THE OFFICIAL CHARLOTTE GLUTEN FREE EXPO PRESS RELEASE

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FOR IMMEDIATE RELEASE

Vicki Walker

Charlotte Gluten-Free Expo Aug. 7 at Johnson & Wales University


Charlotte, NC, June X, 2010 -- The inaugural Charlotte Gluten-Free Expo will be held Saturday, August 7 from 10 a.m. to 4 p.m. in JWU’s University Events Center. Admission is free, but pre-registration is required due to facility capacity. To register, please visit http://www.charlottegfexpo.blogspot.com/
and click on "Registration Public."

The goal of the event is to build awareness of celiac disease and other conditions which require adherence to a gluten-free diet, and to highlight local and national companies that are producing exceptional gluten-free products that are equivalent or superior to typical products that contain gluten.

The Expo will feature up to 40 vendors from local and national food companies and restaurants that are supportive of providing high-quality gluten-free foods. In addition, two presentations will be offered at the Expo:

• From noon to 1 p.m., Johnson & Wales baking instructor Peter Reinhart will provide a gluten-free cooking demonstration. Reinhart is the author of five books on bread baking, including Brother Juniper's Bread Book and the modern classic The Bread Baker's Apprentice, which was named cookbook of the year in 2002 by both the James Beard Foundation and the International Association of Culinary Professionals. He is also the owner or Pie Town restaurant in Charlotte.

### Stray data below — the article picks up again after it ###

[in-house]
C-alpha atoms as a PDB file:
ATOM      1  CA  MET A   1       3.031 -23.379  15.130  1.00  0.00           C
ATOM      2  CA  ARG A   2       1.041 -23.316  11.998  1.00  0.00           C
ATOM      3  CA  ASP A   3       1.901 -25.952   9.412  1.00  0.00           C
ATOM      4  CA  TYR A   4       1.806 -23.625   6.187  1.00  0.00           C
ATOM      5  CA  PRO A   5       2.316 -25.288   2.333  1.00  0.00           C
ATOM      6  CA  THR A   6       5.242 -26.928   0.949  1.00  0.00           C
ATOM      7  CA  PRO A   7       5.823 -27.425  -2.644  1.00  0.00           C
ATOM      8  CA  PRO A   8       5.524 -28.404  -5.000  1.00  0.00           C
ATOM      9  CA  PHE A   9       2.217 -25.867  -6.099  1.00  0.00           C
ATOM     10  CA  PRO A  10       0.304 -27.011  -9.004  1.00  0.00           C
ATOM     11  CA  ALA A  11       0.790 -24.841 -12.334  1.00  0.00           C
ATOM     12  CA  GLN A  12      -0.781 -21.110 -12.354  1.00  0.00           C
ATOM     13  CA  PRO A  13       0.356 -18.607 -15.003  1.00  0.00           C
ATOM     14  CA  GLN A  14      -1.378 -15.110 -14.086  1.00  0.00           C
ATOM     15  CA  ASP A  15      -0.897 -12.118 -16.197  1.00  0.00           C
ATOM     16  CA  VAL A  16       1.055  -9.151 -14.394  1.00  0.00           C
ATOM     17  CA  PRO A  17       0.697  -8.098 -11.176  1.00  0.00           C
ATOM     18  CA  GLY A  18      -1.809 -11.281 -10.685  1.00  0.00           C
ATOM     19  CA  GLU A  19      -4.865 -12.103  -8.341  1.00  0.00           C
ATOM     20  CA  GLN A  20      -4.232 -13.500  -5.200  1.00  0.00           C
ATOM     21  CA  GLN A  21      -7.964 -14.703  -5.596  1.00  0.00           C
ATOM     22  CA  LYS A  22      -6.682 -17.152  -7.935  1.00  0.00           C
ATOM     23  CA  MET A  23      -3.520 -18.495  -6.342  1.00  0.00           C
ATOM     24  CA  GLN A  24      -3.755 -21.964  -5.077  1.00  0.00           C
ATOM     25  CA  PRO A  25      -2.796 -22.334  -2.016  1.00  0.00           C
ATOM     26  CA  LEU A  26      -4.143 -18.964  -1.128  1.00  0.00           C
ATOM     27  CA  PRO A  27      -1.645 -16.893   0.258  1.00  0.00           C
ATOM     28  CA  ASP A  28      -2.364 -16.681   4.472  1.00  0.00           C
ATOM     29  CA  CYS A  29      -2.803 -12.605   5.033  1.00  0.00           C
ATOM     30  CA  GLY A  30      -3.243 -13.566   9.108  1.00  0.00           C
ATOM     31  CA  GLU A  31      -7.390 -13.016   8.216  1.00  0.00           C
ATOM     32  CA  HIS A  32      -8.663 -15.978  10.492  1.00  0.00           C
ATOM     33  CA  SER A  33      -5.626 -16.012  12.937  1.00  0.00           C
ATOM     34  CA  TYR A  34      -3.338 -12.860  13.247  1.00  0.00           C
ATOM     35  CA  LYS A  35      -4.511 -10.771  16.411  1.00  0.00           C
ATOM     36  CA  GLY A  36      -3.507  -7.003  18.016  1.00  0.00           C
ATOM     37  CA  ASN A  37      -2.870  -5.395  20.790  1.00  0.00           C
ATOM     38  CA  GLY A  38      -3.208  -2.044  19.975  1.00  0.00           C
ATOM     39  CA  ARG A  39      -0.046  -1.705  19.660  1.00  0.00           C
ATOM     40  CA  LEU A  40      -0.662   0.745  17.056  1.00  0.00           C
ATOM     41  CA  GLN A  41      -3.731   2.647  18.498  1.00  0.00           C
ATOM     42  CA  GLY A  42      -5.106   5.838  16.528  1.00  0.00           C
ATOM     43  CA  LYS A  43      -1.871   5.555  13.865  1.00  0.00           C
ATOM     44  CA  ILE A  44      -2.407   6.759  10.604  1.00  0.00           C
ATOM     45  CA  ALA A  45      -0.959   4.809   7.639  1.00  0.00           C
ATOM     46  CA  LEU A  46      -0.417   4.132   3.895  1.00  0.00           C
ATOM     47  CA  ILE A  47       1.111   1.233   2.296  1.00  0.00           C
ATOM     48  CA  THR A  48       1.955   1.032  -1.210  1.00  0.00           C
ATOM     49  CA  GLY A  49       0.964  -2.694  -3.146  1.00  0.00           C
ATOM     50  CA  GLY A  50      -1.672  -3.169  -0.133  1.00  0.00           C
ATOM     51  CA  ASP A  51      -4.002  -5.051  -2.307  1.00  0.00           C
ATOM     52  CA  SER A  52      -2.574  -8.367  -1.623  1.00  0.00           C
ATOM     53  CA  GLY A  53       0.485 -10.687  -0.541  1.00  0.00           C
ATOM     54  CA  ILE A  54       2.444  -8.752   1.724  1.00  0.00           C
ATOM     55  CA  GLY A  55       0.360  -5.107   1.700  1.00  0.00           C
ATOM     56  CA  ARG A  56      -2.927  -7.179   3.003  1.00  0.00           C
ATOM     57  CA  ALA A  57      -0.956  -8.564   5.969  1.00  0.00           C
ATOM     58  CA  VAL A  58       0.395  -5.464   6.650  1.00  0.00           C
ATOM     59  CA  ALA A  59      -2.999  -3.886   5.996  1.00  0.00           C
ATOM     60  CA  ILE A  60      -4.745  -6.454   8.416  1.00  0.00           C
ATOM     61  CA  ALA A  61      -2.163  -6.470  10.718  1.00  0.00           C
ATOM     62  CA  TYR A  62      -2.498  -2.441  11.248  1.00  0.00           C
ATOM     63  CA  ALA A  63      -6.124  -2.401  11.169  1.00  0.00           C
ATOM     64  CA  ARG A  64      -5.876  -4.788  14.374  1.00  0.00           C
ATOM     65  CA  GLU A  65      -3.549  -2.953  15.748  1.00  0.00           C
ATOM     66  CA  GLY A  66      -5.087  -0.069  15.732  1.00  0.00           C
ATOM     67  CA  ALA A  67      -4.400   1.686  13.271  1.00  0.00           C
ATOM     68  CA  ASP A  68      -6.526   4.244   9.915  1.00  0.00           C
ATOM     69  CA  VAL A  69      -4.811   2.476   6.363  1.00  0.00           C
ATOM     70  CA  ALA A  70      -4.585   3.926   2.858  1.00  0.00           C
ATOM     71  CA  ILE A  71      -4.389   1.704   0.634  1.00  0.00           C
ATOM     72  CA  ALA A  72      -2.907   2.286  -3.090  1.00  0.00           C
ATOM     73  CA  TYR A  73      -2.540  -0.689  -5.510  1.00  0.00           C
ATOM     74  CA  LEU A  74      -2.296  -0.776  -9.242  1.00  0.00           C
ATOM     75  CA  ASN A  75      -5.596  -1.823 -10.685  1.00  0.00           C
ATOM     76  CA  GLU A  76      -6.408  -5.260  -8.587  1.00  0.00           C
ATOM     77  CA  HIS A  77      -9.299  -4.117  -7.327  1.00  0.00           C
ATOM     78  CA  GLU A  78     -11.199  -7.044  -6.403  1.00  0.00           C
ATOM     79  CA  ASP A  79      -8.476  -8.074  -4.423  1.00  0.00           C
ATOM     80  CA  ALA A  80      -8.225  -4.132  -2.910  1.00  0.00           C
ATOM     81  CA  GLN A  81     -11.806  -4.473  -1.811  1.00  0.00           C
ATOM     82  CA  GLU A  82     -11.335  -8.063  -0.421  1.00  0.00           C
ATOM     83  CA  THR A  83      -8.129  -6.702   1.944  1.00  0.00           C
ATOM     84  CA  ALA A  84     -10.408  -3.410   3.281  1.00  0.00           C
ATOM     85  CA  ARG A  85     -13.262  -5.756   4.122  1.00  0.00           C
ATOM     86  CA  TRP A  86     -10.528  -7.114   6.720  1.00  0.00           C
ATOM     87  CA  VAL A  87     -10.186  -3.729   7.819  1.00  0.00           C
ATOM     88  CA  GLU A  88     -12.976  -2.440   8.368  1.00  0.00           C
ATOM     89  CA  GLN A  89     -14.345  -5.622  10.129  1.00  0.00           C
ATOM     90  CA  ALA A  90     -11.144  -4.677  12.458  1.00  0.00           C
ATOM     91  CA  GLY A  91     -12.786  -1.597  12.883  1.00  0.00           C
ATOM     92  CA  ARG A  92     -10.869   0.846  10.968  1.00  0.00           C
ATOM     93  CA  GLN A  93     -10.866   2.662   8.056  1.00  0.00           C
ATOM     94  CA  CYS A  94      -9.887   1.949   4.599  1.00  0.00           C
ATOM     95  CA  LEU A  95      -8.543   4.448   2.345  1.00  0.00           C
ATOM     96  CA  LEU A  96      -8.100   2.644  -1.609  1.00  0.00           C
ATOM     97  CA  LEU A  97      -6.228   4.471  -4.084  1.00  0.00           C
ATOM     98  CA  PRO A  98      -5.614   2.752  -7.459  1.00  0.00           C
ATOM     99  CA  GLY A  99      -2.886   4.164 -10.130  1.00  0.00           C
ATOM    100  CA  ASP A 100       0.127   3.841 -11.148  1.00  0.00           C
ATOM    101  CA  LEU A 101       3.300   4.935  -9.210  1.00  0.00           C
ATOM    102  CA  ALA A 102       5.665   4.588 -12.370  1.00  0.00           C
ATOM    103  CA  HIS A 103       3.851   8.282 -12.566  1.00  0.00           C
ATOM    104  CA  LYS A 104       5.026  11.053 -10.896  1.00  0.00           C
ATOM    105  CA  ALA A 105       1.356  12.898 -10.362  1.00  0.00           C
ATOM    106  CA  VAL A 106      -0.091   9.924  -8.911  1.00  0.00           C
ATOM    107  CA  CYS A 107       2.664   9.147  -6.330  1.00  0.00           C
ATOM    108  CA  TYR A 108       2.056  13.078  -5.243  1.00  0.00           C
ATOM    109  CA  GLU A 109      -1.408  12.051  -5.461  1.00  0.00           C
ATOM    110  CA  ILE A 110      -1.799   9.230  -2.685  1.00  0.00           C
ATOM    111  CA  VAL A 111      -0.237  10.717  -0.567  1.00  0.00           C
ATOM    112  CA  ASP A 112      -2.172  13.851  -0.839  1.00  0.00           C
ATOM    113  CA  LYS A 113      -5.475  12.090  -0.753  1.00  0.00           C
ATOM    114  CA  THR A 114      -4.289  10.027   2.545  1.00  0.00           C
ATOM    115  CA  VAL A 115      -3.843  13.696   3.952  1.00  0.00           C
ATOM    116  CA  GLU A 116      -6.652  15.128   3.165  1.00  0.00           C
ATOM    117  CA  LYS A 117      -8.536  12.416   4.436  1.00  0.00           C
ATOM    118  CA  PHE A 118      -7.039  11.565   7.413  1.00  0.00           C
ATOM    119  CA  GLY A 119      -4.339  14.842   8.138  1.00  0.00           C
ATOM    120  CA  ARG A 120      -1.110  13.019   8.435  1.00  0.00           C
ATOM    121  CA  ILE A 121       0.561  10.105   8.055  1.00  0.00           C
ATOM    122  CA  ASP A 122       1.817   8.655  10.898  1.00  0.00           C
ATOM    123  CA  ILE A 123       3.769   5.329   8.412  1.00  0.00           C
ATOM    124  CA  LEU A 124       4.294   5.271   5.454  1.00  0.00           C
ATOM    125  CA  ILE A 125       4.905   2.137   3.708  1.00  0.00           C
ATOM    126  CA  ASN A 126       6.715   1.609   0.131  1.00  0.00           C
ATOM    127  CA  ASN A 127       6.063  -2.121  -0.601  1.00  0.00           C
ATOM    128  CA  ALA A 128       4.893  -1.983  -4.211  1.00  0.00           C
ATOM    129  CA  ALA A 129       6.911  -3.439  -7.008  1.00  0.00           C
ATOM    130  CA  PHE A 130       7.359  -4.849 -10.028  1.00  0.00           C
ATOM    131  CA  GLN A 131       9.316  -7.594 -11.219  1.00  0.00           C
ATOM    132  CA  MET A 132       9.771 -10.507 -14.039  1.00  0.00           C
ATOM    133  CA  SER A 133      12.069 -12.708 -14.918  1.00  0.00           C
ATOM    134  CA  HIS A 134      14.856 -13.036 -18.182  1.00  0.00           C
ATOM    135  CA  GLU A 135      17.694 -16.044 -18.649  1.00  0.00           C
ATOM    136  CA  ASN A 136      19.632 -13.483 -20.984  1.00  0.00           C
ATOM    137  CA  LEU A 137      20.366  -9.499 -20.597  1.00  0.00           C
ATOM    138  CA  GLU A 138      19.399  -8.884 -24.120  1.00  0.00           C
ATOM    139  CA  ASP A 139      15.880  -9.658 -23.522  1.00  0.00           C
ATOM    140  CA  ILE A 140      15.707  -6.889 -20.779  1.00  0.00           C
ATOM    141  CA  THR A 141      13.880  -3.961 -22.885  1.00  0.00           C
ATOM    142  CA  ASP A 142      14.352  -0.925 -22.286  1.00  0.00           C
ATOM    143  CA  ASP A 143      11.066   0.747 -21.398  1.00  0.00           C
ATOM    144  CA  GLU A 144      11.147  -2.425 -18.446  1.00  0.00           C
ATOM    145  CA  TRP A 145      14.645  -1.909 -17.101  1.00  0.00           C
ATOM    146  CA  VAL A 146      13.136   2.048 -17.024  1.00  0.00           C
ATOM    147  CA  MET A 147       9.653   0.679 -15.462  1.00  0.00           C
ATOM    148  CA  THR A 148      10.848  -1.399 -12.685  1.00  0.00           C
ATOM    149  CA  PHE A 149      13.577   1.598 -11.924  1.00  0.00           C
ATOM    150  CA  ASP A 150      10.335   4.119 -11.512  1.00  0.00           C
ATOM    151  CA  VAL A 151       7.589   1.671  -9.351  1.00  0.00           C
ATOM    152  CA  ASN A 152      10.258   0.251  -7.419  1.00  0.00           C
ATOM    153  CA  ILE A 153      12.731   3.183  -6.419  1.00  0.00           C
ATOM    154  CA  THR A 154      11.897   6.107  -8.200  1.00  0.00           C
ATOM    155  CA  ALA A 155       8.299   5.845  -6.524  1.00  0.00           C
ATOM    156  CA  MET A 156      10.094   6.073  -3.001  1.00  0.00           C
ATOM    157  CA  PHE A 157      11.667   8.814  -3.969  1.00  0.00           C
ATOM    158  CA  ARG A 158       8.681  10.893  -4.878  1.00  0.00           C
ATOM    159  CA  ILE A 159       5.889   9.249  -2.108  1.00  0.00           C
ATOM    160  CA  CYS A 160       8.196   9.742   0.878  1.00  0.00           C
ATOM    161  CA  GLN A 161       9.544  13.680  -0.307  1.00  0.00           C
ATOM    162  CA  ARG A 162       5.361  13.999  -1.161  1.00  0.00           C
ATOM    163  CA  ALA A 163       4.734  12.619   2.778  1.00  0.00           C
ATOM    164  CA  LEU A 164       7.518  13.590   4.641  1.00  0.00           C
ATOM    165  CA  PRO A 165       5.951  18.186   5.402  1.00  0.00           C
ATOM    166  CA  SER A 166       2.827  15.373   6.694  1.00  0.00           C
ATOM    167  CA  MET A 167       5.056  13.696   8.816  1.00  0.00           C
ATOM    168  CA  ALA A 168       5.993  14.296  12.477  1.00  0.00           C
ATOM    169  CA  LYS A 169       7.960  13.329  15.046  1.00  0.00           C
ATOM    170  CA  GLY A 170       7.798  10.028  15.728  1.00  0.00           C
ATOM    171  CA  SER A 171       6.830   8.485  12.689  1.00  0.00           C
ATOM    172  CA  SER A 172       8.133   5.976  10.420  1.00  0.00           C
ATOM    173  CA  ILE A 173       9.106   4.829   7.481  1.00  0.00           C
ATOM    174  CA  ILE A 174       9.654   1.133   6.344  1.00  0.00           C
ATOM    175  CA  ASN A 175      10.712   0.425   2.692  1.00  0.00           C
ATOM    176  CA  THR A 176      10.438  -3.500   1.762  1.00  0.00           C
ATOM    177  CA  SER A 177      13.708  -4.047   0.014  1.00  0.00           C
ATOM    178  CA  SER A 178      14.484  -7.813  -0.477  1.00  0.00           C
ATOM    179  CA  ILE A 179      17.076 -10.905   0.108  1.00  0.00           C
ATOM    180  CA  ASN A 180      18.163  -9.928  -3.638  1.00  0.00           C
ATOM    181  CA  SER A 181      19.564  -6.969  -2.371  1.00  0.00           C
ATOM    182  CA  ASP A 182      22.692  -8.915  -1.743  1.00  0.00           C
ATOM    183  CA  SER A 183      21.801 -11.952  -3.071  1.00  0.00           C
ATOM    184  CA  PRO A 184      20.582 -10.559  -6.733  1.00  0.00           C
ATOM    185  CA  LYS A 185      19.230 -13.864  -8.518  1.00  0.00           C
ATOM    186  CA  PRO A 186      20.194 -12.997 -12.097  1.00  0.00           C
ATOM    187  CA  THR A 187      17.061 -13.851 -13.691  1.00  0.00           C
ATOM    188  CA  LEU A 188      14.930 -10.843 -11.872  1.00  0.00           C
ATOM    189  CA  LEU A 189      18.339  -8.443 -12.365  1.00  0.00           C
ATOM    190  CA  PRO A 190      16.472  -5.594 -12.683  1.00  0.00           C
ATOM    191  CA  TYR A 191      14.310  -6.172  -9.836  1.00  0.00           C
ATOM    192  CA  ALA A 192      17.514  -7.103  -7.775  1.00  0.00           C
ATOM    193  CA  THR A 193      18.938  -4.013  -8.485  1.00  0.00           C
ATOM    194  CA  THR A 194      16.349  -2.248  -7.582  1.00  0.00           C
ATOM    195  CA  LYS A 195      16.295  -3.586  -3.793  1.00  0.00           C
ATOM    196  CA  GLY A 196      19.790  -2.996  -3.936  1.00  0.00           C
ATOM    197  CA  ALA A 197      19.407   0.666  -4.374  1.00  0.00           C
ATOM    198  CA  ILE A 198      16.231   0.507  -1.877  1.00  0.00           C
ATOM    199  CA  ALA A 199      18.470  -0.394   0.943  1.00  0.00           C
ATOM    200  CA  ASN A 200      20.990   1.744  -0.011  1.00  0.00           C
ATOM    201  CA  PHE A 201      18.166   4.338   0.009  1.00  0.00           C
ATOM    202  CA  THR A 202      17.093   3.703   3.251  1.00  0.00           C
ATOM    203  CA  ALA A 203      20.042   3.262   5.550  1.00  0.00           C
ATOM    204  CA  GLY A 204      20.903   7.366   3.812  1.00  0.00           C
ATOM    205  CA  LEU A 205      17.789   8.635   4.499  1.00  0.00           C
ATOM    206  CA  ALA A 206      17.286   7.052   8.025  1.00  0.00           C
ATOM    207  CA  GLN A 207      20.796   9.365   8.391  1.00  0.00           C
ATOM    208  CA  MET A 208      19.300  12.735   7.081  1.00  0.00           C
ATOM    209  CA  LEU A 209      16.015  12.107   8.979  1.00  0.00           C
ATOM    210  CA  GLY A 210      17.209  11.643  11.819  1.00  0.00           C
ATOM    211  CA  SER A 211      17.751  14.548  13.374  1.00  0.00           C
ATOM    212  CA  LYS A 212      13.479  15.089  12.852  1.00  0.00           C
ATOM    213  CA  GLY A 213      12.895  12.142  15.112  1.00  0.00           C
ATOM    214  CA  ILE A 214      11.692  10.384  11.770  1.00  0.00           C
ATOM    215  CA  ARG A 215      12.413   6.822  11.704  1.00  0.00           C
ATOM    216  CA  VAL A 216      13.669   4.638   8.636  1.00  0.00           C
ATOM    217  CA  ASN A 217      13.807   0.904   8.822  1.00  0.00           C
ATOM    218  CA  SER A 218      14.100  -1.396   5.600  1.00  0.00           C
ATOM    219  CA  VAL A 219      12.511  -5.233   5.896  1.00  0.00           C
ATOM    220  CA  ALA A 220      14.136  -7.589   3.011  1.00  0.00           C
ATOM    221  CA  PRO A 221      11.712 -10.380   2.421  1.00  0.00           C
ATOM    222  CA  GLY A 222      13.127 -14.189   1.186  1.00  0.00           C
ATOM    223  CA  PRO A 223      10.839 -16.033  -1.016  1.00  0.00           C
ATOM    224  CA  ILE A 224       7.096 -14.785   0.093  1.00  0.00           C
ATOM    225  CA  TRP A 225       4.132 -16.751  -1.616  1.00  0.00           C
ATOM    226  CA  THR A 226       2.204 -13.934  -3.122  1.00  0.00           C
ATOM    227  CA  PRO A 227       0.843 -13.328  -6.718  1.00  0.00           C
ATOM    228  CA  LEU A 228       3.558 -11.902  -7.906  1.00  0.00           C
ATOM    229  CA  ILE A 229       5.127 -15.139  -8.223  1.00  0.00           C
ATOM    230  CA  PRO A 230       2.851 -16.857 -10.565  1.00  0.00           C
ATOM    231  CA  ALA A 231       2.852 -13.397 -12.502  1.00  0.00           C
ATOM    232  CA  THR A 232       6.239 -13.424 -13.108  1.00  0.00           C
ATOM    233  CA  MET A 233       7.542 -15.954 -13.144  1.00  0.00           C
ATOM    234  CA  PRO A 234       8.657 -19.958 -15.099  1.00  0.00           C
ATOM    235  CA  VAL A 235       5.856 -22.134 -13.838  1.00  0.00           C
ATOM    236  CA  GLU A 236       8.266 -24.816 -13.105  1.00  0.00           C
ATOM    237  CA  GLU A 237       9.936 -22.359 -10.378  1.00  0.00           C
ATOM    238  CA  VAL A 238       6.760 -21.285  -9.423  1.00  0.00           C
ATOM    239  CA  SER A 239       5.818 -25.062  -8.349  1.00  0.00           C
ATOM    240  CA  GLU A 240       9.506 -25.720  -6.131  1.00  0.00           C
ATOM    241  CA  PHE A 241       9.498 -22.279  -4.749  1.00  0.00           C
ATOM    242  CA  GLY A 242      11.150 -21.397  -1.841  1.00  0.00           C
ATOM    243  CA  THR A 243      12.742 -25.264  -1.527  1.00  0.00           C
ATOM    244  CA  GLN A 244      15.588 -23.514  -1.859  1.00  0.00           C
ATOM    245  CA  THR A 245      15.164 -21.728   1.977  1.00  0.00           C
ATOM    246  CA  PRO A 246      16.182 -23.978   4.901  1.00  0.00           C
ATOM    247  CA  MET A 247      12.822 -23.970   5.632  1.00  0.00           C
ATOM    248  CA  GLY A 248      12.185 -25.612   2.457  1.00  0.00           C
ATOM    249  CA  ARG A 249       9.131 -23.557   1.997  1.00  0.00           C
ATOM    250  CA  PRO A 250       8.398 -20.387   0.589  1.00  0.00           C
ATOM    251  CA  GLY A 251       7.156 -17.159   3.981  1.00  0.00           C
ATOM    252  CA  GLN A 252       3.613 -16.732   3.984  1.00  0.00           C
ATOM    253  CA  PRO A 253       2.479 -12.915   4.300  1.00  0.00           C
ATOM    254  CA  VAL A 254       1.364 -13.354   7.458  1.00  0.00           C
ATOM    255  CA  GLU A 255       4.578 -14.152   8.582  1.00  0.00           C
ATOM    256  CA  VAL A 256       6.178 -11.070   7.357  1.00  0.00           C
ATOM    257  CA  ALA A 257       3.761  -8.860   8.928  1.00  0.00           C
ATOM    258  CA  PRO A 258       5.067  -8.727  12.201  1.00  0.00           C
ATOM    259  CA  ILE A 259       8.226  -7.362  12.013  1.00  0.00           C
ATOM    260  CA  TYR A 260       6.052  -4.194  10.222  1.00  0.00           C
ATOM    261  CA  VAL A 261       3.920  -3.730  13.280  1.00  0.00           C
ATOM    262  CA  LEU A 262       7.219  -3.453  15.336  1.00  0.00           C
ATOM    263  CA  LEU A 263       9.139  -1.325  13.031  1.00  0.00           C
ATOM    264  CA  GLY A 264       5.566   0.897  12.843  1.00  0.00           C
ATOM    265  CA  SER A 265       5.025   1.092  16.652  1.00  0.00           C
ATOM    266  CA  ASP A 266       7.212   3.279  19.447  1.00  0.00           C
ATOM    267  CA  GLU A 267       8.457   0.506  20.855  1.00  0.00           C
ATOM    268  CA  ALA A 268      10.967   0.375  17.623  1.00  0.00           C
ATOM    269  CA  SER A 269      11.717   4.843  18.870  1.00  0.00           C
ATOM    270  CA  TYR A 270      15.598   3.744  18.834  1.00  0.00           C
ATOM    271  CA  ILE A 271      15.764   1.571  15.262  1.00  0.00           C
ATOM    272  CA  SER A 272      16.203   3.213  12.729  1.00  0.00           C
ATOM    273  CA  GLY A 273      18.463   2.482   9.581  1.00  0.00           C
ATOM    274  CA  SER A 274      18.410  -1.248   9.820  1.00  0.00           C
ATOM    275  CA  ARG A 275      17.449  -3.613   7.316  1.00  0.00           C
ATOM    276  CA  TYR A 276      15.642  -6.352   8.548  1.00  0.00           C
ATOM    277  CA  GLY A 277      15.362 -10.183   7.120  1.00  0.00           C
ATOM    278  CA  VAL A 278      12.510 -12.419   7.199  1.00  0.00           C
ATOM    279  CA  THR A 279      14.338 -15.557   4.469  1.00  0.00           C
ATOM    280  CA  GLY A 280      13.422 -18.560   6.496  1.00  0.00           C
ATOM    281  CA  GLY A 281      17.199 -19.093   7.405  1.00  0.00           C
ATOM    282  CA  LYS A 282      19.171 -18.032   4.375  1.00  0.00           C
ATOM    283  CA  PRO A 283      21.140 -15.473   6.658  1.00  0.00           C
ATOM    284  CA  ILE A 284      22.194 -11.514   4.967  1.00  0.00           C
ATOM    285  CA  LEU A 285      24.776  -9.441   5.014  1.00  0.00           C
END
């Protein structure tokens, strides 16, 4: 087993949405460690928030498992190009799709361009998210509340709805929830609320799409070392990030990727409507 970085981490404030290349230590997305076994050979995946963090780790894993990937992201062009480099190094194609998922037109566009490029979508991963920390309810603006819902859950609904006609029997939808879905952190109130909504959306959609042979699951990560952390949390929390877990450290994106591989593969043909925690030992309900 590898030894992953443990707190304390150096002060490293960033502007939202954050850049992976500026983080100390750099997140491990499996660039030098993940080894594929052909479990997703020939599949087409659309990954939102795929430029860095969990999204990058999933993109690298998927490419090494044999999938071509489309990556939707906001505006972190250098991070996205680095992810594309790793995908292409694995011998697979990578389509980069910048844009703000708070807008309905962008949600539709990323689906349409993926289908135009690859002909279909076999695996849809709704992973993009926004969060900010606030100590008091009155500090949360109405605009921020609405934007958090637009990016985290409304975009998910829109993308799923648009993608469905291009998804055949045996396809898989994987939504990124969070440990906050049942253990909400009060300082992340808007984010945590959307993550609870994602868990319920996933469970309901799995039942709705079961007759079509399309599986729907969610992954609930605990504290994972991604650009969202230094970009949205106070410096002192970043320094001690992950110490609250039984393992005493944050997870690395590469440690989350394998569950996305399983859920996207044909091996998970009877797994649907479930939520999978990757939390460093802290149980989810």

• From 1:15 to 2 p.m., Pat Fogarty, Registered Dietician specializing in celiac disease will be giving a presentation and discussion on "Key Nutrients for a Healthy Gluten Free Diet"

• From 2 to 3 p.m., Dr. Ivor B. Hill, Chief of Pediatric Gastroenterology and Nutrition at Wake Forest University, will discuss new research in the field. Dr. Hill is author of more than 70 peer-reviewed journal articles and 35 textbook chapters and chaired the committee that developed the official Guidelines for the Evaluation and Treatment of Celiac Disease in Children.


"For so long, people who have adhered to a gluten-free diet have only had tasteless, cardboard-like food, but recently we've seen an explosion in high-quality gluten-free breads, baking mixes, pizzas and restaurant menus, making it much easier and more satisfying to live gluten free. We're excited to bring awareness of these options to the Charlotte community and to be partnering with the highly respected university and its culinary program," said Nikki Everett, organizer of the Charlotte Gluten-Free Expo and mother of a 9-year-old daughter with celiac disease.

Celiac disease is an autoimmune disease that damages the small intestine and interferes with absorption of nutrients from food. When people with celiac disease eat foods or use products containing gluten, a protein in wheat, rye, barley and possibly oats, their immune system responds by damaging or destroying villi—the tiny, fingerlike protrusions lining the small intestine that allow nutrients from food to be absorbed into the bloodstream. Without healthy villi, a person becomes malnourished, no matter how much food one eats. Researchers have found that more than 2 million Americans have the disease, or about 1 in 133 people, and that the prevalence of the disease is rising. The only treatment for celiac disease is complete elimination of gluten in the diet. Other conditions that may be improved by elimination of gluten in the diet are autism and type 1 diabetes.

For more information about the Charlotte Gluten-Free Expo, visit http://www.charlottegfexpo.blogspot.com/
or contact event organizer Nikki Everett at haircolorexpertise@hotmail.com or media representative Vicki Walker at VLCWalker@yahoo.com .

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